Charlotte Gilman’s The Yellow Wallpaper follows the deterioration of Jane, a nineteenth century middle-class woman. Many take Gilman’s story as a gripping thriller, purely for entertainment. But, as literary critics delved into the story, something much deeper and haunting was revealed. Gilman bravely shed a light on something not often discussed: the docile and domestic role of women during her era. By showing the dangers of the submission of women, and how it essentially leads to madness, Gilman was able to point out the issues in gender roles almost seamlessly. So, why did this all happen to Jane?
There are various instances in the story that push Jane’s mental deterioration further and further, but the one occurrence that stood out the most was her husband, John’s, complete and utter infantilization of her. An example of his treatment of her follows: “I got up softly and went to feel and see if the paper did move, and when I came back John was awake. ‘What is it, little girl?’ he said. ‘Don't go walking about like that--you'll get cold’” (Gilman 4). Through many quotes just like this, calling his wife “little girl” and more, John completely disregarded Jane’s intellectual capacity as an adult (which we knew was present as she demonstrated knowledge of advanced architecture various times throughout the story) and dumbed her down to the level of a child. Gilman represented the woman during this time as nothing but a baby, placing Jane in a nursery and giving her no control whatsoever. By doing this, Gilman was able to emphasize the absolute lack of independence and power women had, pushing on the obvious fact of the underestimation of women, perhaps her goal in writing The Yellow Wallpaper.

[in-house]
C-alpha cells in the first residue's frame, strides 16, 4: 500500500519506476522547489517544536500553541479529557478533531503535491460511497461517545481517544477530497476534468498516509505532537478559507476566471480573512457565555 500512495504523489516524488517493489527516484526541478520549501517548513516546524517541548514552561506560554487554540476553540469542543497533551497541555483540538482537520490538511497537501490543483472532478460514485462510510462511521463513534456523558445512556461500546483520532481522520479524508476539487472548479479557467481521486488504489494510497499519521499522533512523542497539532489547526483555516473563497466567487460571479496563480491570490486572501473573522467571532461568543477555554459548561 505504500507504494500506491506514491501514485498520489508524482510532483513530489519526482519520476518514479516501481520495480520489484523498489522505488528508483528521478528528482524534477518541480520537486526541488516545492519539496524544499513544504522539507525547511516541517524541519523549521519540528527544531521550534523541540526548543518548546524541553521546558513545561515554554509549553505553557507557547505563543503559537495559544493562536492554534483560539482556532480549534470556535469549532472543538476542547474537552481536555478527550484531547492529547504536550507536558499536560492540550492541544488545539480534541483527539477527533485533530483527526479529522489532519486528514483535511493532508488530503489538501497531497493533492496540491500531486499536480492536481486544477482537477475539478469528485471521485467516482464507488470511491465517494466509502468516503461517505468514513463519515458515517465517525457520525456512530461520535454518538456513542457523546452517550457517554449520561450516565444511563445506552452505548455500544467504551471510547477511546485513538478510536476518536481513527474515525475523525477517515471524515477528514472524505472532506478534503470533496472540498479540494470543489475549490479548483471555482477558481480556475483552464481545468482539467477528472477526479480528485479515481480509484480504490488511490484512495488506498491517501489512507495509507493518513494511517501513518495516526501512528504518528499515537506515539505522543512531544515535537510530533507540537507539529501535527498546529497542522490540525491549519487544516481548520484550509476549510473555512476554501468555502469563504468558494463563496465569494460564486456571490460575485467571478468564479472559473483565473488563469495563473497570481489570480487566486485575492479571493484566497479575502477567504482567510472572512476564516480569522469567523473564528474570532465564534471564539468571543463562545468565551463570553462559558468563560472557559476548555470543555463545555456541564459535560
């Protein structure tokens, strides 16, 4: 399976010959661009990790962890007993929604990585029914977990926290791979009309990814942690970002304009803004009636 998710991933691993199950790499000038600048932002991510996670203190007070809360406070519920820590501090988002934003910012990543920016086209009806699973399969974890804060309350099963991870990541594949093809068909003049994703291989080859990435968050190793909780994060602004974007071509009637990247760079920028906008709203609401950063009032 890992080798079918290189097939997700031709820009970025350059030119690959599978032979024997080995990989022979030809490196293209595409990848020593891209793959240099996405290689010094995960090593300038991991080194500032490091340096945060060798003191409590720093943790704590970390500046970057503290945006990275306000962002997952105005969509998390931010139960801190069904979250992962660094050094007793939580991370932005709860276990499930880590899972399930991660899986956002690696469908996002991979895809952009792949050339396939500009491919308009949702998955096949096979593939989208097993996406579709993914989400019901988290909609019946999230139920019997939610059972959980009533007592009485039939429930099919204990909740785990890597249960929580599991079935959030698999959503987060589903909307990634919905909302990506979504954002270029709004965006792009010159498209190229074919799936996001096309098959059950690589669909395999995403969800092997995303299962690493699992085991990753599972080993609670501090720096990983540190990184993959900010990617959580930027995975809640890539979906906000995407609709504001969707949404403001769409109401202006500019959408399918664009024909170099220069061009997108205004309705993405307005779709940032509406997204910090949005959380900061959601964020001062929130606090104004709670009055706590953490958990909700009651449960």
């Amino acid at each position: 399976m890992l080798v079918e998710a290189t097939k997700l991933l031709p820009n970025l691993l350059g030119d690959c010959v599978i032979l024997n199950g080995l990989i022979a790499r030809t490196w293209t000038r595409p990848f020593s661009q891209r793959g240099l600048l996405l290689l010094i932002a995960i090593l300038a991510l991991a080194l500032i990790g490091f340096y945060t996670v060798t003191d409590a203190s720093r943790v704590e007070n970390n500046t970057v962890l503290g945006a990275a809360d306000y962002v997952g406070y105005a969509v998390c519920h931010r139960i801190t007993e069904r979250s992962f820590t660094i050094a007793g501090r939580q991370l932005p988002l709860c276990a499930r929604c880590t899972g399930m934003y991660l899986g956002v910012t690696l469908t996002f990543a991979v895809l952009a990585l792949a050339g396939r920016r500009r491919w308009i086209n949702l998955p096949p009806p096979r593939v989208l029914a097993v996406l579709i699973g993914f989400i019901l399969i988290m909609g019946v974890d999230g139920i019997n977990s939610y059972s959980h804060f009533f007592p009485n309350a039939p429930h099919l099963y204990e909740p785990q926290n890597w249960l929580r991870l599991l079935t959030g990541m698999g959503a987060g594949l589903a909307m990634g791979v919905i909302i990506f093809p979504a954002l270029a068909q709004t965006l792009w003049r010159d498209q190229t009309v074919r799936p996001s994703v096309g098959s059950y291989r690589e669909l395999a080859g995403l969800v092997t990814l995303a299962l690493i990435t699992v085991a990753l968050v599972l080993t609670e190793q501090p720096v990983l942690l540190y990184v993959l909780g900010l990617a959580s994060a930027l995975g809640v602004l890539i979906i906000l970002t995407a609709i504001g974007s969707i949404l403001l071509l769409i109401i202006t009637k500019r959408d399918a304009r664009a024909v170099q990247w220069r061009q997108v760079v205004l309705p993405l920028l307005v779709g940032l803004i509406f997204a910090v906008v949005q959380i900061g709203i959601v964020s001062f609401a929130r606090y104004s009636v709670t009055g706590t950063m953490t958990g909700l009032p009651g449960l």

This story fits right in to the context of the nineteenth century. With women as nothing more than a tool, a domestic slave used for elementary tasks, Gilman does a fantastic job in emphasizing not only the reality of life for women during her time, but the unbelievable dangers of their treatment. The Yellow Wallpaper is an amazing story that was years beyond its time in regards to gender roles. Gilman touched on the issues relating to women in a subtle yet thrilling way that causes the reader to contemplate the larger issues and assumptions of men’s superiority in our society. Technically, this story could be extrapolated to society today. Although we are amazingly close to gender equality, women continue to fight for their rights to equal pay and more each day. Gilman’s lesson on the dangers of gender roles not only applicable today, but encourage women to continue their fight against their age-old assumptions of domestication.
Gilman, Charlotte Perkins. The Yellow Wallpaper. N.p., n.d. United States Library of
Medicine. Web. 11 Mar. 2015.